Murphy’s Law Hits Hooksett Treatment Plant

As I See It
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Bill Sargent, The Daily News of Newburyport, Edition February 29, 2020

“Bruce Kudrick had a problem. The head of the Hooksett wastewater treatment plant explained it to Steve Sylvan of Graves Engineering.

“We have almost twice as many people as when we built this plant. Now the EPA wants us to expand our capacity from 1.1 million gallons a day to 2.2 MGD’s.”

“You could build another aerator tank.”

“That’s what the EPA would like us to do but we don’t have the money and we don’t have the space. We would have to remove that hill over there.”

“There is something else you could do.”

“What’s that?”

“Increase the surface area so your decomposing bacteria have more room to live and multiply.”

“How do we do that without building another tank?”

“There is a new largely untried technology that is really quite simple.”

“So what is it?”

“Steve pulled a two-inch white disc out of his shirt pocket.

“If you simply put about nine million of these little guys into your tank it will be like adding 80 acres of new surface area.”

“If you simply put about nine million of these little guys into your tank it will be like adding 80 acres of new surface area.”

“Do we have to attach them to anything?”

“Nope just leave them floating free in your tank.

“They will roil around in the aerator stream happily breaking down your waste and growing more bacteria.”

“Eighty-one acres of new bacteria on a three-acre site. Pretty darn impressive.”

“They also help remove nitrogen which the EPA is starting to require.”

“OK, I’m sold!”

“But things didn’t work out as Bruce had planned.

“It started to rain on Sunday, March 6, 2011. It wasn’t a severe storm – only two inches of rainfall total – but it was enough to swell the Merrimack Valley’s brooks and streams and send water from people’s sump pumps and French drains into the plant.

“Millions of the free-floating discs bunched up and clogged a screen preventing wastewater from flowing through the system. This caused the tank to overflow all night long. When the operator came on Monday morning 300,000 gallons of wastewater and more than 4 million discs had washed into the Merrimack River.1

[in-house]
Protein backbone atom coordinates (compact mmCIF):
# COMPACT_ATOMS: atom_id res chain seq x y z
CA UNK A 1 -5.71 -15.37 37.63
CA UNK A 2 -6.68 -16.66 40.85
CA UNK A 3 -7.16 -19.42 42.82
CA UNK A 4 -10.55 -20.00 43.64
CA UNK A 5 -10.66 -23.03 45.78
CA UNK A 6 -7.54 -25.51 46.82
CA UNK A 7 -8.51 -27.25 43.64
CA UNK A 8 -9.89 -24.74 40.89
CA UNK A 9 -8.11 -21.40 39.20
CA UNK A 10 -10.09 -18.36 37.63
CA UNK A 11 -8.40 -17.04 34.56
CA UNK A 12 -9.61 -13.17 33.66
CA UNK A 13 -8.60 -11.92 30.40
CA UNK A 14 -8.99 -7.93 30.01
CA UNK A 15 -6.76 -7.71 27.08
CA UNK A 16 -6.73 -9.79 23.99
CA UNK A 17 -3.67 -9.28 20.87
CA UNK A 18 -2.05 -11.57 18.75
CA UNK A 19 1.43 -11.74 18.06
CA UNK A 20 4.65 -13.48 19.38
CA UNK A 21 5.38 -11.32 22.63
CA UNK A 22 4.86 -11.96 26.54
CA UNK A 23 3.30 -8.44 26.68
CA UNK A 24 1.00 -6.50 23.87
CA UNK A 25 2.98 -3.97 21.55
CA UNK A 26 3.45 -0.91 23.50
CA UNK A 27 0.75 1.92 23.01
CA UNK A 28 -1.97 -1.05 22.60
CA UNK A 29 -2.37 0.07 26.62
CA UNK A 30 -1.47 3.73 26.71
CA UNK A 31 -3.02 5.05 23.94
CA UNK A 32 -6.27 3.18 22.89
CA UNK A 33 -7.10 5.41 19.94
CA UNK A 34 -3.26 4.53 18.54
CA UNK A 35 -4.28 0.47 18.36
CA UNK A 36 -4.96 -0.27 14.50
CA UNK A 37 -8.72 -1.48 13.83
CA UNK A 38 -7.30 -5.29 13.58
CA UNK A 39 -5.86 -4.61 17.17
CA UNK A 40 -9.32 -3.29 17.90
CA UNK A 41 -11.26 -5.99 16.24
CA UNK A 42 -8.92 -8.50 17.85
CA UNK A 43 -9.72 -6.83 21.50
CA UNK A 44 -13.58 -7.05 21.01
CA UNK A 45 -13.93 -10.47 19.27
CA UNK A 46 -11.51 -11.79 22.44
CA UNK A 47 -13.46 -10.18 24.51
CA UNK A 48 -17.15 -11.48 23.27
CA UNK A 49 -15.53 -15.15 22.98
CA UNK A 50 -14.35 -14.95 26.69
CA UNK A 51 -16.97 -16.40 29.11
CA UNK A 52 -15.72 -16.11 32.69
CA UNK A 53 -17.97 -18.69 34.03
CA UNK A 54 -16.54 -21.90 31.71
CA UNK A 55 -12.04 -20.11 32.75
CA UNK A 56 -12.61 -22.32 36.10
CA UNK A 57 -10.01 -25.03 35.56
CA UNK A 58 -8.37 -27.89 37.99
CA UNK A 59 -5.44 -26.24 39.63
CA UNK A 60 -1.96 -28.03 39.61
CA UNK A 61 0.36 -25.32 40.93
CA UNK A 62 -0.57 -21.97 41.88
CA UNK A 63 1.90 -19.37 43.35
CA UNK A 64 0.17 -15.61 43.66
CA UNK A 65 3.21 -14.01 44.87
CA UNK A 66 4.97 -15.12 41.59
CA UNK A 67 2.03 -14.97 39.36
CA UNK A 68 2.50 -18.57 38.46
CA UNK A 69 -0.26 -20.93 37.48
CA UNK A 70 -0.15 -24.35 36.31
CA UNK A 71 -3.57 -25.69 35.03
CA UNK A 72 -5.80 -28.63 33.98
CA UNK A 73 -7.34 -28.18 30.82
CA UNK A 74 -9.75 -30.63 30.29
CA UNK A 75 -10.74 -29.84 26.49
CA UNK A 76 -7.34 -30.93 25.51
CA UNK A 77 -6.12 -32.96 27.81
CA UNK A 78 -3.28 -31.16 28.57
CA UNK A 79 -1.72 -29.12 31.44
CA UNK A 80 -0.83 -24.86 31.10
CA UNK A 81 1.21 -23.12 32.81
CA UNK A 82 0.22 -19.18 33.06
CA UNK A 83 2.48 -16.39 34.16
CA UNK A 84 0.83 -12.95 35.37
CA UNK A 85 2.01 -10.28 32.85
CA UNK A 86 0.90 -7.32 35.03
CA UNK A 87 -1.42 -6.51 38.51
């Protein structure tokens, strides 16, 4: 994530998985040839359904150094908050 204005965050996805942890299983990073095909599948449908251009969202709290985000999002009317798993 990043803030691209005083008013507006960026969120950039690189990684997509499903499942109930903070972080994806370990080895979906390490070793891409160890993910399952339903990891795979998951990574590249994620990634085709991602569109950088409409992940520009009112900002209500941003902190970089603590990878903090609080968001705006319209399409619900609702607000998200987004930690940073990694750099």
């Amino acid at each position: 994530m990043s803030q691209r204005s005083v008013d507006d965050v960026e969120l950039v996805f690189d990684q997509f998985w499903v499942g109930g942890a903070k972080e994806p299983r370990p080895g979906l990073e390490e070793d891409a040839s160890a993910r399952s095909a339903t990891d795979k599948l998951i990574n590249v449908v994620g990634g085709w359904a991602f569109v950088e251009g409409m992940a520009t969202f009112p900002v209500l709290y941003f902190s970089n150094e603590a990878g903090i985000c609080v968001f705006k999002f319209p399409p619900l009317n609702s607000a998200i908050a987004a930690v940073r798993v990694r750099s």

“The river was brown and fetid for several days but nobody would have noticed if it weren’t for those pesky white discs. After five days they had floated out of the mouth of the river and ocean currents eventually carried them north to Nova Scotia, south through the Cape Cod Canal and east as far as France and England.

“The press referred to the discs as filters and the public glommed onto the erroneous idea that the discs were the problem, either the discs had been swept out of pipes or simply swept off of a shelf somewhere in the plant.

“But the discs had been doing their job, allowing the plant to expand its capacity by adding 8.6 million little bacterial gardens in its aerator tank and saving the town more than $1 million.

“The real problem was the thousands of gallons of wastewater that all of the plants on the river were releasing wastewater during storms. However, it had become a largely unnoticed problem only darkening the river for a few days but closing beaches, shellfish beds, and fishing areas.

“In that sense, the Hooksett discs had served a useful purpose because they had raised the public’s awareness of a problem that was going to affect their health and environment for decades to come.

1See Sewage Disks Are Just The Latest Form of Merrimack River Pollution

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